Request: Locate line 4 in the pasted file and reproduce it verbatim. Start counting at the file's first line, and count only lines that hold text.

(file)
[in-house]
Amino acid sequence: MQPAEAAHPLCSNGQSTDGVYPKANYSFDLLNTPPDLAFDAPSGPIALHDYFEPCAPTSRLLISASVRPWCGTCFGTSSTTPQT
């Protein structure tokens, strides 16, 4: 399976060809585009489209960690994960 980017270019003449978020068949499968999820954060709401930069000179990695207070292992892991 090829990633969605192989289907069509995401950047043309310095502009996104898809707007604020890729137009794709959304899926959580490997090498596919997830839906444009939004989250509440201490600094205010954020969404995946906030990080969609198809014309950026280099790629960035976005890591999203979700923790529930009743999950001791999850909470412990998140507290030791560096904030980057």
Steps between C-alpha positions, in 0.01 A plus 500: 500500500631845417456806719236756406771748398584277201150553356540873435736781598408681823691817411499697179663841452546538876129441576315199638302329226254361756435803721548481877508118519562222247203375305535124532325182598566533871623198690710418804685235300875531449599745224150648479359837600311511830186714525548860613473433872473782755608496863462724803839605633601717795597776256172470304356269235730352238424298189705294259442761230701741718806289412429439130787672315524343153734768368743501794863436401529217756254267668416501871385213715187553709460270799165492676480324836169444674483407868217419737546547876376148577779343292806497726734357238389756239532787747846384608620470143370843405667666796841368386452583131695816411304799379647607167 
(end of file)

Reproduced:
Steps between C-alpha positions, in 0.01 A plus 500: 500500500631845417456806719236756406771748398584277201150553356540873435736781598408681823691817411499697179663841452546538876129441576315199638302329226254361756435803721548481877508118519562222247203375305535124532325182598566533871623198690710418804685235300875531449599745224150648479359837600311511830186714525548860613473433872473782755608496863462724803839605633601717795597776256172470304356269235730352238424298189705294259442761230701741718806289412429439130787672315524343153734768368743501794863436401529217756254267668416501871385213715187553709460270799165492676480324836169444674483407868217419737546547876376148577779343292806497726734357238389756239532787747846384608620470143370843405667666796841368386452583131695816411304799379647607167 